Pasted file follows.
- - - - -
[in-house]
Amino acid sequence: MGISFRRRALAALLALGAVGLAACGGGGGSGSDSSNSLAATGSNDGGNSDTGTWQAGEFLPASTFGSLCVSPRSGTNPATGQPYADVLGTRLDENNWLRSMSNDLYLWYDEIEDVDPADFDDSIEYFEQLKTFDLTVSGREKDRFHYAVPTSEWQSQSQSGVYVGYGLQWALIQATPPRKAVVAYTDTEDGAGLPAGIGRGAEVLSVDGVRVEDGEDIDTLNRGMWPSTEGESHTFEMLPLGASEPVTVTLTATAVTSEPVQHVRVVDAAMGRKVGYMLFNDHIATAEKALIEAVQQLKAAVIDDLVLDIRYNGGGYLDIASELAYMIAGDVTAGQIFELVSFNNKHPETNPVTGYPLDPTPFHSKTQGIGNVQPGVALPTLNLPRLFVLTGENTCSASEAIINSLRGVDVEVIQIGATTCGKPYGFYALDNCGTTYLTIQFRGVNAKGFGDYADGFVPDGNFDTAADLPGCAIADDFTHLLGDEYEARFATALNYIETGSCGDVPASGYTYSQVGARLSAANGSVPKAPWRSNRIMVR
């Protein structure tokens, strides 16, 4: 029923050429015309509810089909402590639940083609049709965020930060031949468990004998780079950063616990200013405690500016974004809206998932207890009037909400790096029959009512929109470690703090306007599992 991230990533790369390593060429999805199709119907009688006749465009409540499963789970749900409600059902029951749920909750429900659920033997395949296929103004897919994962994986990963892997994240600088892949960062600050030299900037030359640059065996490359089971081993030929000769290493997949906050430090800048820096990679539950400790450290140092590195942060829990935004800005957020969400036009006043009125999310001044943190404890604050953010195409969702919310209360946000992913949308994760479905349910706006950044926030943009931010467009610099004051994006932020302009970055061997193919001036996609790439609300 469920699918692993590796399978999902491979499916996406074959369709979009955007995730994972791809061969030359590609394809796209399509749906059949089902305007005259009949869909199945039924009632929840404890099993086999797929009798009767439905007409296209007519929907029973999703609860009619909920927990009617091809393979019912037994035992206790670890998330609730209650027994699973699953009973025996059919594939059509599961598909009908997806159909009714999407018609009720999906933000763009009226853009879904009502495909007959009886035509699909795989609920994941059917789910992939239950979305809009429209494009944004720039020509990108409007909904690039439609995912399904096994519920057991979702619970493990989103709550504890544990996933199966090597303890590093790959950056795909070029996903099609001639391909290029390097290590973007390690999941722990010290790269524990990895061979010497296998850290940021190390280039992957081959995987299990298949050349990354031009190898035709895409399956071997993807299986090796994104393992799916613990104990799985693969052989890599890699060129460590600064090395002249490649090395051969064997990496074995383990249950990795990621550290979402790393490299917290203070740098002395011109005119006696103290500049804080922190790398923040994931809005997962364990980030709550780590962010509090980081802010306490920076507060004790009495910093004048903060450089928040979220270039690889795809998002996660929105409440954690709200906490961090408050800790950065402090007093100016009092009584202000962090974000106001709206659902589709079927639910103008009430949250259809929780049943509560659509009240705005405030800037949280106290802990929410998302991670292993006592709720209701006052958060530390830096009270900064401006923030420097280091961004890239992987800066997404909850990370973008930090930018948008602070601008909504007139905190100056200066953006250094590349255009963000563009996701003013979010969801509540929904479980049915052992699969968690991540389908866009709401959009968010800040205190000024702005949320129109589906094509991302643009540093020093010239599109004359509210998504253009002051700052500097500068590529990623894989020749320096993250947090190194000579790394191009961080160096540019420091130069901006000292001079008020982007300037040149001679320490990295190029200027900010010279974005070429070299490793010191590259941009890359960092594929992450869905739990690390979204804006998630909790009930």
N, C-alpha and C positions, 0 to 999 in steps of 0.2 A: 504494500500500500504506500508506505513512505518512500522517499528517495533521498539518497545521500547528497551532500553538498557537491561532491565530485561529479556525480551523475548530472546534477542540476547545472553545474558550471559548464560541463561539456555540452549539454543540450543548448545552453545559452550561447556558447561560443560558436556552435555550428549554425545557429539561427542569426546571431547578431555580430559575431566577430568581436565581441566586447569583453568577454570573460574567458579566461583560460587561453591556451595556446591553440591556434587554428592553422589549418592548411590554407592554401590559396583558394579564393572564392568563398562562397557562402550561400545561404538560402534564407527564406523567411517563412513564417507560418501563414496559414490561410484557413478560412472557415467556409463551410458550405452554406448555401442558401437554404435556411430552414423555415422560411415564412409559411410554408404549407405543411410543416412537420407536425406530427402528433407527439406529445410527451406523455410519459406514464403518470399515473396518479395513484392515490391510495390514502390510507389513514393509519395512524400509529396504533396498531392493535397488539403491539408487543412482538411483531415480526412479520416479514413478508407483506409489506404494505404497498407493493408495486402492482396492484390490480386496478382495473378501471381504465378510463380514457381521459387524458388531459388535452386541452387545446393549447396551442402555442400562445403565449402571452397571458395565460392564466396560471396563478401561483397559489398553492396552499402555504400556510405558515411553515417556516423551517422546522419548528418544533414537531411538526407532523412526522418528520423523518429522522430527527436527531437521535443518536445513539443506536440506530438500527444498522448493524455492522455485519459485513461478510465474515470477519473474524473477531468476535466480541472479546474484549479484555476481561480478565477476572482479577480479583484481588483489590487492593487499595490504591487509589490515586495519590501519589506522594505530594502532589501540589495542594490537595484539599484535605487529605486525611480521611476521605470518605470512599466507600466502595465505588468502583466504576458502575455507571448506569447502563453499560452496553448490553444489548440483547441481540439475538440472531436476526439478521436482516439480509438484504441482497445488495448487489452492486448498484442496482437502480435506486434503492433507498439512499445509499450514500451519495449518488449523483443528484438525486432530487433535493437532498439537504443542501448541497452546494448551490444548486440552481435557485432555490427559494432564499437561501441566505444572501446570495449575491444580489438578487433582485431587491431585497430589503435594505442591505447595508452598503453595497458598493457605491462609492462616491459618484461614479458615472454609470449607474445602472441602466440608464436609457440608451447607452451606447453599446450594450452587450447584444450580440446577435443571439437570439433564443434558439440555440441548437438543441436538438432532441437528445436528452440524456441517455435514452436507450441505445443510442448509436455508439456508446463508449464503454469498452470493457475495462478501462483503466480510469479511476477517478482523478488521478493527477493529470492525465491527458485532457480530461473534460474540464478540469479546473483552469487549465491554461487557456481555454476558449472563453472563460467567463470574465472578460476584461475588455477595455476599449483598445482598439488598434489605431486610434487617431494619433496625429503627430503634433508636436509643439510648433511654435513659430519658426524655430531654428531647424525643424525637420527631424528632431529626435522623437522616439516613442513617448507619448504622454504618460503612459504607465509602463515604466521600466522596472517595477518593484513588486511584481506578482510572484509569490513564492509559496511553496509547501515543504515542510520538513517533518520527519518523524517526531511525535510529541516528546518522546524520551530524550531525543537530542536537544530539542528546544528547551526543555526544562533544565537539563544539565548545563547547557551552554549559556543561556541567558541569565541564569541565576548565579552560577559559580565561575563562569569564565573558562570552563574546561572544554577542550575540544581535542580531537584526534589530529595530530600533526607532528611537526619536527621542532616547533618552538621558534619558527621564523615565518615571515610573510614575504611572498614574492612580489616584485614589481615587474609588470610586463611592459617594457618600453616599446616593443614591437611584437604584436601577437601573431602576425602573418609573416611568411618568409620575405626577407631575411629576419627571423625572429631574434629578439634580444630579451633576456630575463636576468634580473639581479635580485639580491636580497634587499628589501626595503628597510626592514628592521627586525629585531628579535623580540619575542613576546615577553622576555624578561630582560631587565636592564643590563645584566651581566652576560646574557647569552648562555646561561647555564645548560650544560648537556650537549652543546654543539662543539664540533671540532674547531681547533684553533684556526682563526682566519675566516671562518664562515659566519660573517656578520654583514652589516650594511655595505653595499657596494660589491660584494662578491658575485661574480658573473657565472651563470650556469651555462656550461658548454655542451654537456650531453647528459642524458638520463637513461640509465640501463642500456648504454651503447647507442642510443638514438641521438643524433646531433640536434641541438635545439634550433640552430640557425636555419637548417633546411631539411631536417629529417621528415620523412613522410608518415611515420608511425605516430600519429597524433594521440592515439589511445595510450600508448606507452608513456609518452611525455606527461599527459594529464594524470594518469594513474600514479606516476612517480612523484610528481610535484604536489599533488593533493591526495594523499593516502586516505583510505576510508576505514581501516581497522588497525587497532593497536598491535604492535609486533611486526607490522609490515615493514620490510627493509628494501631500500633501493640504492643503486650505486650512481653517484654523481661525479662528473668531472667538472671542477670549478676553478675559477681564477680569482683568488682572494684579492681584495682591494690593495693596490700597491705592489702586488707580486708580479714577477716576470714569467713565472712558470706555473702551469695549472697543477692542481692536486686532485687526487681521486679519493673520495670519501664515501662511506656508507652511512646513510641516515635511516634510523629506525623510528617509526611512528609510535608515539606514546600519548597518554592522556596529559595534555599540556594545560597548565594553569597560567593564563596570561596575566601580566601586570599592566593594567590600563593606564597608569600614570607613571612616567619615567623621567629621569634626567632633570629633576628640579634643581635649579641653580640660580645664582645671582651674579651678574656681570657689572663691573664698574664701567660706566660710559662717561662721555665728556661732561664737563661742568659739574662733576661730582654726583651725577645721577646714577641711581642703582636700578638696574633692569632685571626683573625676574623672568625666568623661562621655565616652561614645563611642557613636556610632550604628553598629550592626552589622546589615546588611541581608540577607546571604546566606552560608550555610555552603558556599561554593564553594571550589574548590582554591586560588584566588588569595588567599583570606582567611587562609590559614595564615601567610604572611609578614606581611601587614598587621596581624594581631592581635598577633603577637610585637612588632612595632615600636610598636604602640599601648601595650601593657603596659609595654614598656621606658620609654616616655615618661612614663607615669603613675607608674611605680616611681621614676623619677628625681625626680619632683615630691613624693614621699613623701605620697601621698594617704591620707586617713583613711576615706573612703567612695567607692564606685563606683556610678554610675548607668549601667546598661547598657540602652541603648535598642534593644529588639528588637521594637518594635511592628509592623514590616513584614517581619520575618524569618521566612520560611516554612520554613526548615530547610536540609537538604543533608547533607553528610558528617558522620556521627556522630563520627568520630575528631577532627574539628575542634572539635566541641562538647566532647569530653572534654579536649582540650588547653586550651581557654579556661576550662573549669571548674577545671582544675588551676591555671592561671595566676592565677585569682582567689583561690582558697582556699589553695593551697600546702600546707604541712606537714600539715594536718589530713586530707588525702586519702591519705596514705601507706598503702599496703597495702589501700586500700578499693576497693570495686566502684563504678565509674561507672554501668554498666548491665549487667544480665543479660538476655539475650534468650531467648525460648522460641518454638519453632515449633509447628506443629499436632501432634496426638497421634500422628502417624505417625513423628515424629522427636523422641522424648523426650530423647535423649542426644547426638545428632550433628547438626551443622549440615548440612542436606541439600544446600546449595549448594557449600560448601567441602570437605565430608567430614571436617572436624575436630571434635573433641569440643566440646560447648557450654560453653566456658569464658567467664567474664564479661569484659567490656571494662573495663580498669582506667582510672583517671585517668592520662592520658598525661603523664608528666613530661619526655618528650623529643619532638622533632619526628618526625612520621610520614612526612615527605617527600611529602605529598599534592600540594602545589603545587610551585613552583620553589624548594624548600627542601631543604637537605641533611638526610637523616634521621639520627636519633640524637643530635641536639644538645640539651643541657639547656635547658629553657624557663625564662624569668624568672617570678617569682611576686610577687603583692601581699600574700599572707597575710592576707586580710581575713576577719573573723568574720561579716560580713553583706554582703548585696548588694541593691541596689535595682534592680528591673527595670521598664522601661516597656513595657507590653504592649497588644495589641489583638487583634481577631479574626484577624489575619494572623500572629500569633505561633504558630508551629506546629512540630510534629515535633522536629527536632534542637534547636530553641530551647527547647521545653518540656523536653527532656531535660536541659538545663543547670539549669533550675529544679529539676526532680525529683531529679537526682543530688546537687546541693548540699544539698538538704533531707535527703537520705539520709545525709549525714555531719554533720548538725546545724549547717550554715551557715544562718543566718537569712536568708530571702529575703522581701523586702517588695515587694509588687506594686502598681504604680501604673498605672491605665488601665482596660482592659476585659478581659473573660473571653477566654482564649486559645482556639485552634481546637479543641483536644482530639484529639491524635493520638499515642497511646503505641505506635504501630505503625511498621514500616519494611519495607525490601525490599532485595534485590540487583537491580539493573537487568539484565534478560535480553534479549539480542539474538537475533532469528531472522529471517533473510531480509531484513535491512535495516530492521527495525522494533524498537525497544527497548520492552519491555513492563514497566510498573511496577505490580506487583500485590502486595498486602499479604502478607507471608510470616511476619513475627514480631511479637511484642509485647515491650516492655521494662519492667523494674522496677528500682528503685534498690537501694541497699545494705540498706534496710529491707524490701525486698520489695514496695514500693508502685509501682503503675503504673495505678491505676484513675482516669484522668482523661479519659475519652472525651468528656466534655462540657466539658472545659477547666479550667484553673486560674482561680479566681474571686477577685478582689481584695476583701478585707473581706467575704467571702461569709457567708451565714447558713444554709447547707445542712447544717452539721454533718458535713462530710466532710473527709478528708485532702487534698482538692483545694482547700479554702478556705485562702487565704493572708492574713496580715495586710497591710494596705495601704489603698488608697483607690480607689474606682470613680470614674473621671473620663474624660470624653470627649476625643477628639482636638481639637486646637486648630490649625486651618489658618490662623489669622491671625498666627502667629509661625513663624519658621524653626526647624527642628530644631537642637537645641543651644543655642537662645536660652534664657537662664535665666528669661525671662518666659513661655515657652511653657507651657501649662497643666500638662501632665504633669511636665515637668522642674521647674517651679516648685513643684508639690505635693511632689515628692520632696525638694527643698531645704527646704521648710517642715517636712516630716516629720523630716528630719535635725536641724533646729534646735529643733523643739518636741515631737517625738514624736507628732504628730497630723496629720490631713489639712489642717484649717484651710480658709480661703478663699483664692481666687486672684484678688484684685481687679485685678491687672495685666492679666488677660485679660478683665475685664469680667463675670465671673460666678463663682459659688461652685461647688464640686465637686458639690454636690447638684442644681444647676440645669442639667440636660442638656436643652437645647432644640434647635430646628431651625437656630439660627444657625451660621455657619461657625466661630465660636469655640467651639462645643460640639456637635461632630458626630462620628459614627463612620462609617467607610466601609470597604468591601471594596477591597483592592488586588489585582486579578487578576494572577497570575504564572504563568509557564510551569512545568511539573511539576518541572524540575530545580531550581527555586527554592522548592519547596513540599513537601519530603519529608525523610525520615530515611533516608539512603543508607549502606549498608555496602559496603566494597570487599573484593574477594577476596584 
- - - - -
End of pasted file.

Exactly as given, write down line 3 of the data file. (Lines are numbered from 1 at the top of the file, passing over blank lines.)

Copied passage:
């Protein structure tokens, strides 16, 4: 029923050429015309509810089909402590639940083609049709965020930060031949468990004998780079950063616990200013405690500016974004809206998932207890009037909400790096029959009512929109470690703090306007599992 991230990533790369390593060429999805199709119907009688006749465009409540499963789970749900409600059902029951749920909750429900659920033997395949296929103004897919994962994986990963892997994240600088892949960062600050030299900037030359640059065996490359089971081993030929000769290493997949906050430090800048820096990679539950400790450290140092590195942060829990935004800005957020969400036009006043009125999310001044943190404890604050953010195409969702919310209360946000992913949308994760479905349910706006950044926030943009931010467009610099004051994006932020302009970055061997193919001036996609790439609300 469920699918692993590796399978999902491979499916996406074959369709979009955007995730994972791809061969030359590609394809796209399509749906059949089902305007005259009949869909199945039924009632929840404890099993086999797929009798009767439905007409296209007519929907029973999703609860009619909920927990009617091809393979019912037994035992206790670890998330609730209650027994699973699953009973025996059919594939059509599961598909009908997806159909009714999407018609009720999906933000763009009226853009879904009502495909007959009886035509699909795989609920994941059917789910992939239950979305809009429209494009944004720039020509990108409007909904690039439609995912399904096994519920057991979702619970493990989103709550504890544990996933199966090597303890590093790959950056795909070029996903099609001639391909290029390097290590973007390690999941722990010290790269524990990895061979010497296998850290940021190390280039992957081959995987299990298949050349990354031009190898035709895409399956071997993807299986090796994104393992799916613990104990799985693969052989890599890699060129460590600064090395002249490649090395051969064997990496074995383990249950990795990621550290979402790393490299917290203070740098002395011109005119006696103290500049804080922190790398923040994931809005997962364990980030709550780590962010509090980081802010306490920076507060004790009495910093004048903060450089928040979220270039690889795809998002996660929105409440954690709200906490961090408050800790950065402090007093100016009092009584202000962090974000106001709206659902589709079927639910103008009430949250259809929780049943509560659509009240705005405030800037949280106290802990929410998302991670292993006592709720209701006052958060530390830096009270900064401006923030420097280091961004890239992987800066997404909850990370973008930090930018948008602070601008909504007139905190100056200066953006250094590349255009963000563009996701003013979010969801509540929904479980049915052992699969968690991540389908866009709401959009968010800040205190000024702005949320129109589906094509991302643009540093020093010239599109004359509210998504253009002051700052500097500068590529990623894989020749320096993250947090190194000579790394191009961080160096540019420091130069901006000292001079008020982007300037040149001679320490990295190029200027900010010279974005070429070299490793010191590259941009890359960092594929992450869905739990690390979204804006998630909790009930």